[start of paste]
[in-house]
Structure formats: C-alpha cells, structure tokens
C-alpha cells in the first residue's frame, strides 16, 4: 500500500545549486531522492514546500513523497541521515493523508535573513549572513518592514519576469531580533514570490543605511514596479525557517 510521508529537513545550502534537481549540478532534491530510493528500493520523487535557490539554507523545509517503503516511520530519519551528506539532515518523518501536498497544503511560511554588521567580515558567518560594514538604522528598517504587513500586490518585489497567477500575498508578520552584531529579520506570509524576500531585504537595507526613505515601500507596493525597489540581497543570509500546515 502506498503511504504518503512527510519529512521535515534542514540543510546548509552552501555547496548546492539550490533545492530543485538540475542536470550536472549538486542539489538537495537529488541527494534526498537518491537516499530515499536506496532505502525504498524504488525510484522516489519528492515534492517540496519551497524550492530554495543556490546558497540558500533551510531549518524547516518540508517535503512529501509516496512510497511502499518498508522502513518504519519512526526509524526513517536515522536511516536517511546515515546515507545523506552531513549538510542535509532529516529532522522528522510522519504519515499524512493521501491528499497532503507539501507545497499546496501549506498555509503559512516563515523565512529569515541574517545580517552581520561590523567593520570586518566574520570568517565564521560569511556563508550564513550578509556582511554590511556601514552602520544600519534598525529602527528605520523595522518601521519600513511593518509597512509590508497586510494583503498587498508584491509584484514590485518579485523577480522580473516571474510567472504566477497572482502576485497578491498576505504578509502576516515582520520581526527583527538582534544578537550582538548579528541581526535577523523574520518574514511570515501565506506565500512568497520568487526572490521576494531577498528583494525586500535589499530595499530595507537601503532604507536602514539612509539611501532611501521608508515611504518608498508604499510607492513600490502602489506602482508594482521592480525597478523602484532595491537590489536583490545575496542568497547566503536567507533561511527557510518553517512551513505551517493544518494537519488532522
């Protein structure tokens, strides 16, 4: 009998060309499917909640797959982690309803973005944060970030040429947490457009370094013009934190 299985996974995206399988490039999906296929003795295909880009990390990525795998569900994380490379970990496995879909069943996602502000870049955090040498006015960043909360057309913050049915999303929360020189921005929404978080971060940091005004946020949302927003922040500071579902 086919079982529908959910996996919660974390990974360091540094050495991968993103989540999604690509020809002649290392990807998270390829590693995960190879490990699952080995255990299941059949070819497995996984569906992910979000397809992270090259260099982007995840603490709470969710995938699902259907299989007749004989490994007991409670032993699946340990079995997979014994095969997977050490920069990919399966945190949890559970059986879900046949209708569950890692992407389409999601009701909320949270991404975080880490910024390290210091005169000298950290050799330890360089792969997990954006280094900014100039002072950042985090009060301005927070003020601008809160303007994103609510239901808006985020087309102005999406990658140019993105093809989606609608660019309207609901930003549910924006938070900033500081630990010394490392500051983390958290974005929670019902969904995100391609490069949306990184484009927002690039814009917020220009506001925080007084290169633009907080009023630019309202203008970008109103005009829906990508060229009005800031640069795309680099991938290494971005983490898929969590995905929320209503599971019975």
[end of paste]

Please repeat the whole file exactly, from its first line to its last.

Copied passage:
[in-house]
Structure formats: C-alpha cells, structure tokens
C-alpha cells in the first residue's frame, strides 16, 4: 500500500545549486531522492514546500513523497541521515493523508535573513549572513518592514519576469531580533514570490543605511514596479525557517 510521508529537513545550502534537481549540478532534491530510493528500493520523487535557490539554507523545509517503503516511520530519519551528506539532515518523518501536498497544503511560511554588521567580515558567518560594514538604522528598517504587513500586490518585489497567477500575498508578520552584531529579520506570509524576500531585504537595507526613505515601500507596493525597489540581497543570509500546515 502506498503511504504518503512527510519529512521535515534542514540543510546548509552552501555547496548546492539550490533545492530543485538540475542536470550536472549538486542539489538537495537529488541527494534526498537518491537516499530515499536506496532505502525504498524504488525510484522516489519528492515534492517540496519551497524550492530554495543556490546558497540558500533551510531549518524547516518540508517535503512529501509516496512510497511502499518498508522502513518504519519512526526509524526513517536515522536511516536517511546515515546515507545523506552531513549538510542535509532529516529532522522528522510522519504519515499524512493521501491528499497532503507539501507545497499546496501549506498555509503559512516563515523565512529569515541574517545580517552581520561590523567593520570586518566574520570568517565564521560569511556563508550564513550578509556582511554590511556601514552602520544600519534598525529602527528605520523595522518601521519600513511593518509597512509590508497586510494583503498587498508584491509584484514590485518579485523577480522580473516571474510567472504566477497572482502576485497578491498576505504578509502576516515582520520581526527583527538582534544578537550582538548579528541581526535577523523574520518574514511570515501565506506565500512568497520568487526572490521576494531577498528583494525586500535589499530595499530595507537601503532604507536602514539612509539611501532611501521608508515611504518608498508604499510607492513600490502602489506602482508594482521592480525597478523602484532595491537590489536583490545575496542568497547566503536567507533561511527557510518553517512551513505551517493544518494537519488532522
């Protein structure tokens, strides 16, 4: 009998060309499917909640797959982690309803973005944060970030040429947490457009370094013009934190 299985996974995206399988490039999906296929003795295909880009990390990525795998569900994380490379970990496995879909069943996602502000870049955090040498006015960043909360057309913050049915999303929360020189921005929404978080971060940091005004946020949302927003922040500071579902 086919079982529908959910996996919660974390990974360091540094050495991968993103989540999604690509020809002649290392990807998270390829590693995960190879490990699952080995255990299941059949070819497995996984569906992910979000397809992270090259260099982007995840603490709470969710995938699902259907299989007749004989490994007991409670032993699946340990079995997979014994095969997977050490920069990919399966945190949890559970059986879900046949209708569950890692992407389409999601009701909320949270991404975080880490910024390290210091005169000298950290050799330890360089792969997990954006280094900014100039002072950042985090009060301005927070003020601008809160303007994103609510239901808006985020087309102005999406990658140019993105093809989606609608660019309207609901930003549910924006938070900033500081630990010394490392500051983390958290974005929670019902969904995100391609490069949306990184484009927002690039814009917020220009506001925080007084290169633009907080009023630019309202203008970008109103005009829906990508060229009005800031640069795309680099991938290494971005983490898929969590995905929320209503599971019975």